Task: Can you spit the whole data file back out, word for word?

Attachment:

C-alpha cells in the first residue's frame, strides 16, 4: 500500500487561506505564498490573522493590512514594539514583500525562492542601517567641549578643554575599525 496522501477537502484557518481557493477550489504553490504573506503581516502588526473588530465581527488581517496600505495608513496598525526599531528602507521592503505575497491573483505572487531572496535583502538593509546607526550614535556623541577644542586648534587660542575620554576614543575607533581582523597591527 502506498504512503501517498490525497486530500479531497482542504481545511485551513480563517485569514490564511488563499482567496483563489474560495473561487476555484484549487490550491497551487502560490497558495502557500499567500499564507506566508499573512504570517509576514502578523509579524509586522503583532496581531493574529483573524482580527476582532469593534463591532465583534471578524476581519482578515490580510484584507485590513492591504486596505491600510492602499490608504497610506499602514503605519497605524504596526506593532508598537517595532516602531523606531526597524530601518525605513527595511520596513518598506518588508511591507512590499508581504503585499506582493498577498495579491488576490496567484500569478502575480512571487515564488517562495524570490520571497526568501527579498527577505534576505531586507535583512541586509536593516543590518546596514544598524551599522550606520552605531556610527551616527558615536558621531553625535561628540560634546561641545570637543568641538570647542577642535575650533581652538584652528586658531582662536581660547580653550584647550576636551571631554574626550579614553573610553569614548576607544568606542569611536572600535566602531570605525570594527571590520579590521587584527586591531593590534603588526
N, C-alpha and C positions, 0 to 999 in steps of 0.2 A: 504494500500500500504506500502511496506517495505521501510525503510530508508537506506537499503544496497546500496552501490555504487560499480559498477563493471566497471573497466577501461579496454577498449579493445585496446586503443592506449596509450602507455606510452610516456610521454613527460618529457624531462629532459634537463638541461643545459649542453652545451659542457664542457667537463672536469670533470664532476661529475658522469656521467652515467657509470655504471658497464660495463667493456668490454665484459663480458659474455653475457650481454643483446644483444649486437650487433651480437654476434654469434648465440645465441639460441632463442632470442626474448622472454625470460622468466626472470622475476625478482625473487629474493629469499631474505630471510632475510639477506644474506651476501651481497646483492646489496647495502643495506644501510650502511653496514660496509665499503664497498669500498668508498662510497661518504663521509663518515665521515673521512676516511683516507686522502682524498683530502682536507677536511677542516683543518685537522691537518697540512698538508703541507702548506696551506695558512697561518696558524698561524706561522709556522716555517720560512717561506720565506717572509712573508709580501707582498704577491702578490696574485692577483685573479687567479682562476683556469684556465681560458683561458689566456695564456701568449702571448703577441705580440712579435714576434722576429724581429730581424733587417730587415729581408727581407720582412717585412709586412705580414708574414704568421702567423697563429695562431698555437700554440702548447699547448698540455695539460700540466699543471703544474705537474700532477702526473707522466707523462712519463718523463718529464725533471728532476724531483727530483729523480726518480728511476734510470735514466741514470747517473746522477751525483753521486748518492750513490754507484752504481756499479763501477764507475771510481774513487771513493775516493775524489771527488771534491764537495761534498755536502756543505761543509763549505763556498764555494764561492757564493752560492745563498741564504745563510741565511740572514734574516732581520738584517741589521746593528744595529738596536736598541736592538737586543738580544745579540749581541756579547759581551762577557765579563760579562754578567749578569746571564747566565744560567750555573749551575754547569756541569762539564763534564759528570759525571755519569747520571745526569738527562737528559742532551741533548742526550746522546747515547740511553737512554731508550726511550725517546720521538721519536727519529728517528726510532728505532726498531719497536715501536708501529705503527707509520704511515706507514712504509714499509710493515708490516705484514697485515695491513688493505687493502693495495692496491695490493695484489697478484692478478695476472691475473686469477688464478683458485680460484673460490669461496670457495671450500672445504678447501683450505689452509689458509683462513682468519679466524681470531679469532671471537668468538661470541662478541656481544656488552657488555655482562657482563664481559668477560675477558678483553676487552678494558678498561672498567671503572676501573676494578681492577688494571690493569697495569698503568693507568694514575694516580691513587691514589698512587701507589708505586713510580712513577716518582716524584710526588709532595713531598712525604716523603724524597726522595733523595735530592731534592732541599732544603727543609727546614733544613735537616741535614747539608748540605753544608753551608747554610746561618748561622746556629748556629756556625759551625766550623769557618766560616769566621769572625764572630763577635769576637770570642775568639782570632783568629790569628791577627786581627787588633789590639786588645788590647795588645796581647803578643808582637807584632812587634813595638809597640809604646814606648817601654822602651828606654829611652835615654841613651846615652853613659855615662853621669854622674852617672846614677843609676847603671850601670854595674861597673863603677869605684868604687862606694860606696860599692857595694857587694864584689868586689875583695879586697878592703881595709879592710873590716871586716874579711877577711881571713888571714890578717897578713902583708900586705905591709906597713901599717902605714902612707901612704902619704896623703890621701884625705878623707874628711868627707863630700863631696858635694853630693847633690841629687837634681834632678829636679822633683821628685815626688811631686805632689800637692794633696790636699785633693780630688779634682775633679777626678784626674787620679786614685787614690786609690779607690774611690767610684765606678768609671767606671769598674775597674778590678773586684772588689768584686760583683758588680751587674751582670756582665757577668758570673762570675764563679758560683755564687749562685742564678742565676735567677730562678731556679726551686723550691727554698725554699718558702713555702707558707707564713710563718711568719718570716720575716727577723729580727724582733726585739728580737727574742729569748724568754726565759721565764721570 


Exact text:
C-alpha cells in the first residue's frame, strides 16, 4: 500500500487561506505564498490573522493590512514594539514583500525562492542601517567641549578643554575599525 496522501477537502484557518481557493477550489504553490504573506503581516502588526473588530465581527488581517496600505495608513496598525526599531528602507521592503505575497491573483505572487531572496535583502538593509546607526550614535556623541577644542586648534587660542575620554576614543575607533581582523597591527 502506498504512503501517498490525497486530500479531497482542504481545511485551513480563517485569514490564511488563499482567496483563489474560495473561487476555484484549487490550491497551487502560490497558495502557500499567500499564507506566508499573512504570517509576514502578523509579524509586522503583532496581531493574529483573524482580527476582532469593534463591532465583534471578524476581519482578515490580510484584507485590513492591504486596505491600510492602499490608504497610506499602514503605519497605524504596526506593532508598537517595532516602531523606531526597524530601518525605513527595511520596513518598506518588508511591507512590499508581504503585499506582493498577498495579491488576490496567484500569478502575480512571487515564488517562495524570490520571497526568501527579498527577505534576505531586507535583512541586509536593516543590518546596514544598524551599522550606520552605531556610527551616527558615536558621531553625535561628540560634546561641545570637543568641538570647542577642535575650533581652538584652528586658531582662536581660547580653550584647550576636551571631554574626550579614553573610553569614548576607544568606542569611536572600535566602531570605525570594527571590520579590521587584527586591531593590534603588526
N, C-alpha and C positions, 0 to 999 in steps of 0.2 A: 504494500500500500504506500502511496506517495505521501510525503510530508508537506506537499503544496497546500496552501490555504487560499480559498477563493471566497471573497466577501461579496454577498449579493445585496446586503443592506449596509450602507455606510452610516456610521454613527460618529457624531462629532459634537463638541461643545459649542453652545451659542457664542457667537463672536469670533470664532476661529475658522469656521467652515467657509470655504471658497464660495463667493456668490454665484459663480458659474455653475457650481454643483446644483444649486437650487433651480437654476434654469434648465440645465441639460441632463442632470442626474448622472454625470460622468466626472470622475476625478482625473487629474493629469499631474505630471510632475510639477506644474506651476501651481497646483492646489496647495502643495506644501510650502511653496514660496509665499503664497498669500498668508498662510497661518504663521509663518515665521515673521512676516511683516507686522502682524498683530502682536507677536511677542516683543518685537522691537518697540512698538508703541507702548506696551506695558512697561518696558524698561524706561522709556522716555517720560512717561506720565506717572509712573508709580501707582498704577491702578490696574485692577483685573479687567479682562476683556469684556465681560458683561458689566456695564456701568449702571448703577441705580440712579435714576434722576429724581429730581424733587417730587415729581408727581407720582412717585412709586412705580414708574414704568421702567423697563429695562431698555437700554440702548447699547448698540455695539460700540466699543471703544474705537474700532477702526473707522466707523462712519463718523463718529464725533471728532476724531483727530483729523480726518480728511476734510470735514466741514470747517473746522477751525483753521486748518492750513490754507484752504481756499479763501477764507475771510481774513487771513493775516493775524489771527488771534491764537495761534498755536502756543505761543509763549505763556498764555494764561492757564493752560492745563498741564504745563510741565511740572514734574516732581520738584517741589521746593528744595529738596536736598541736592538737586543738580544745579540749581541756579547759581551762577557765579563760579562754578567749578569746571564747566565744560567750555573749551575754547569756541569762539564763534564759528570759525571755519569747520571745526569738527562737528559742532551741533548742526550746522546747515547740511553737512554731508550726511550725517546720521538721519536727519529728517528726510532728505532726498531719497536715501536708501529705503527707509520704511515706507514712504509714499509710493515708490516705484514697485515695491513688493505687493502693495495692496491695490493695484489697478484692478478695476472691475473686469477688464478683458485680460484673460490669461496670457495671450500672445504678447501683450505689452509689458509683462513682468519679466524681470531679469532671471537668468538661470541662478541656481544656488552657488555655482562657482563664481559668477560675477558678483553676487552678494558678498561672498567671503572676501573676494578681492577688494571690493569697495569698503568693507568694514575694516580691513587691514589698512587701507589708505586713510580712513577716518582716524584710526588709532595713531598712525604716523603724524597726522595733523595735530592731534592732541599732544603727543609727546614733544613735537616741535614747539608748540605753544608753551608747554610746561618748561622746556629748556629756556625759551625766550623769557618766560616769566621769572625764572630763577635769576637770570642775568639782570632783568629790569628791577627786581627787588633789590639786588645788590647795588645796581647803578643808582637807584632812587634813595638809597640809604646814606648817601654822602651828606654829611652835615654841613651846615652853613659855615662853621669854622674852617672846614677843609676847603671850601670854595674861597673863603677869605684868604687862606694860606696860599692857595694857587694864584689868586689875583695879586697878592703881595709879592710873590716871586716874579711877577711881571713888571714890578717897578713902583708900586705905591709906597713901599717902605714902612707901612704902619704896623703890621701884625705878623707874628711868627707863630700863631696858635694853630693847633690841629687837634681834632678829636679822633683821628685815626688811631686805632689800637692794633696790636699785633693780630688779634682775633679777626678784626674787620679786614685787614690786609690779607690774611690767610684765606678768609671767606671769598674775597674778590678773586684772588689768584686760583683758588680751587674751582670756582665757577668758570673762570675764563679758560683755564687749562685742564678742565676735567677730562678731556679726551686723550691727554698725554699718558702713555702707558707707564713710563718711568719718570716720575716727577723729580727724582733726585739728580737727574742729569748724568754726565759721565764721570 